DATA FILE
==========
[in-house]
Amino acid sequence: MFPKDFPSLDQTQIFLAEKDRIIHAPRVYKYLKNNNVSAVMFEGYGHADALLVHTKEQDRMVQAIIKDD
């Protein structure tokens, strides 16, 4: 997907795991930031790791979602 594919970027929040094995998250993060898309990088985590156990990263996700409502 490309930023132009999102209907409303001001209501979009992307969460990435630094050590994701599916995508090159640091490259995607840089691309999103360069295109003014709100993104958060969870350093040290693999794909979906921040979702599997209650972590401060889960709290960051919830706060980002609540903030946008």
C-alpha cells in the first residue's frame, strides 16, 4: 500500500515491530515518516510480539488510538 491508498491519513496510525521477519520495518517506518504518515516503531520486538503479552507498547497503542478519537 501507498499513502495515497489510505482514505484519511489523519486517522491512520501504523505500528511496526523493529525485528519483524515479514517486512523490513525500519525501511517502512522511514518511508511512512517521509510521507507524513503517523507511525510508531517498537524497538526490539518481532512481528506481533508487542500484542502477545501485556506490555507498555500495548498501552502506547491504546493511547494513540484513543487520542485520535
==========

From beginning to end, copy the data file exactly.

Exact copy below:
[in-house]
Amino acid sequence: MFPKDFPSLDQTQIFLAEKDRIIHAPRVYKYLKNNNVSAVMFEGYGHADALLVHTKEQDRMVQAIIKDD
């Protein structure tokens, strides 16, 4: 997907795991930031790791979602 594919970027929040094995998250993060898309990088985590156990990263996700409502 490309930023132009999102209907409303001001209501979009992307969460990435630094050590994701599916995508090159640091490259995607840089691309999103360069295109003014709100993104958060969870350093040290693999794909979906921040979702599997209650972590401060889960709290960051919830706060980002609540903030946008």
C-alpha cells in the first residue's frame, strides 16, 4: 500500500515491530515518516510480539488510538 491508498491519513496510525521477519520495518517506518504518515516503531520486538503479552507498547497503542478519537 501507498499513502495515497489510505482514505484519511489523519486517522491512520501504523505500528511496526523493529525485528519483524515479514517486512523490513525500519525501511517502512522511514518511508511512512517521509510521507507524513503517523507511525510508531517498537524497538526490539518481532512481528506481533508487542500484542502477545501485556506490555507498555500495548498501552502506547491504546493511547494513540484513543487520542485520535